Upon receiving the application packet, a background check will be conducted through the Birmingham Municipal Court. Once the background check is completed, the application will be submitted to the Mayor’s Office, where a five-member Pardons Advisory Council will review the application.

The advisory council will submit a recommendation to the mayor.

If the application is approved by the mayor, a notification of approval will be sent to the Office of the City Attorney.

The approval list of pardons will be forwarded to the president of the Birmingham City Council for transparency, pursuant with Alabama law.

The Office of the Mayor will either issue a Certificate of Pardon to the individual or notify the individual that the application has been denied. 

The process of evaluating an application will take a minimum of six weeks.

Pardons for Progress only addresses a prior conviction of Unlawful Possession of Marijuana, Second Degree (Class A misdemeanor). If there is a conviction of Possession of Drug Paraphernalia (Class A misdemeanor) connected to the marijuana possession conviction, it will also be considered. Through the initiative, only one pardon may be provided for an individual. Multiple marijuana convictions by the same individual will not be considered.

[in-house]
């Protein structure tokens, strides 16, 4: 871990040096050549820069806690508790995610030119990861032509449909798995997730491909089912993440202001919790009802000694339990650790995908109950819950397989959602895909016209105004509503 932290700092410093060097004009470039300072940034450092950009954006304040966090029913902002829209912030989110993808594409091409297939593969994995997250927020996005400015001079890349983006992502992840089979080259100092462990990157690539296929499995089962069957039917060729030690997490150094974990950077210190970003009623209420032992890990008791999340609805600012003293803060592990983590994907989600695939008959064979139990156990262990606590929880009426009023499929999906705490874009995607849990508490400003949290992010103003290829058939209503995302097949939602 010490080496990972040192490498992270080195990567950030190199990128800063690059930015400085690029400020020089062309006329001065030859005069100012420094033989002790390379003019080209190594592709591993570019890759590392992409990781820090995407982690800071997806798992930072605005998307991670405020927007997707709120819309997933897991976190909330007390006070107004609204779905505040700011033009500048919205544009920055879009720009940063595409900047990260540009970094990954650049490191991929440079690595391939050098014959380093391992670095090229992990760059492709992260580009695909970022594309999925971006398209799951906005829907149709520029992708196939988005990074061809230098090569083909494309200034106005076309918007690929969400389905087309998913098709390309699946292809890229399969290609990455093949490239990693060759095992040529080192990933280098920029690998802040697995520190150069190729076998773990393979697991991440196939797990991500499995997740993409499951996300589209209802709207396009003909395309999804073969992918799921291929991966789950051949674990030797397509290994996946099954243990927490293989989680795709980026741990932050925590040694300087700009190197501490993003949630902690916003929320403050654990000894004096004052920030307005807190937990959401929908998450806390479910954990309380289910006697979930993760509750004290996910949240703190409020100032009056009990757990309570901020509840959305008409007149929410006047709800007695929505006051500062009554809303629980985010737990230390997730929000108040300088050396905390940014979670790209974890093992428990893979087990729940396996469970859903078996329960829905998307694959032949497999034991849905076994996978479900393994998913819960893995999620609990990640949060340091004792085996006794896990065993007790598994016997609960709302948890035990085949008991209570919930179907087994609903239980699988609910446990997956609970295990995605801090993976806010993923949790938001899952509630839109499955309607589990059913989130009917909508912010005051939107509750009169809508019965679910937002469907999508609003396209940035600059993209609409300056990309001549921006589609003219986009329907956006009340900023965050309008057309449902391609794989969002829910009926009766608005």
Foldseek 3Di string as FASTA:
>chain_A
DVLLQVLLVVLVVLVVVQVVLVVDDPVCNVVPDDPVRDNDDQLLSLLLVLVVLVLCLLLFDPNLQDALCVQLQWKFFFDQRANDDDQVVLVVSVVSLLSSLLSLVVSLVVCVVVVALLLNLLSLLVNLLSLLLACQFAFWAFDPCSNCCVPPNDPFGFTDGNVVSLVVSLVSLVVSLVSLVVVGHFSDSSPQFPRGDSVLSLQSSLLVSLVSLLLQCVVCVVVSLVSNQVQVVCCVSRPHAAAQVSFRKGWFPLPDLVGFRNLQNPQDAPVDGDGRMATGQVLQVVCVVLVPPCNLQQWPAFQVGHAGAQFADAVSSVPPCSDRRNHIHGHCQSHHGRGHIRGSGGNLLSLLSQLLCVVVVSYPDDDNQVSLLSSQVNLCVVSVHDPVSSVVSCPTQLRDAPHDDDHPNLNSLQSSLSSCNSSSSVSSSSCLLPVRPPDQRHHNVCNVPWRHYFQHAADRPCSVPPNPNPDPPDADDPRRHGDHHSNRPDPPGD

In addition, a pardon in a City of Birmingham case does not change the status of convictions in federal or state courts, nor does it change the status in another municipality’s jurisdiction.

Information and the application for Pardons for Progress can be found at www.birminghamal.gov/pardons.

Section 12-14-15, Code of Alabama, 1975

The mayor may remit fines and such costs as are payable to the municipality and commute  sentences imposed by a municipal court or the court to which an appeal was taken for violations of municipal ordinances and may grant pardons, after conviction, for violation of such ordinances, and he shall report his action to the council or other governing body at the first regular meeting thereof in the succeeding month with his reasons therefor in writing.

FAQs 

What is the purpose of Pardons for Progress? 

Pardons for Progress will allow individuals previously convicted in the City of Birmingham Municipal Court of Unlawful Possession of Marijuana, 2nd Degree, (Class A misdemeanor) to apply for a pardon. 

The Mayor’s Office has created the initiative to provide an opportunity for individuals to apply for relief from the marijuana conviction to remove a potential barrier for employment. 

This applies to cases from the Birmingham Municipal Court only.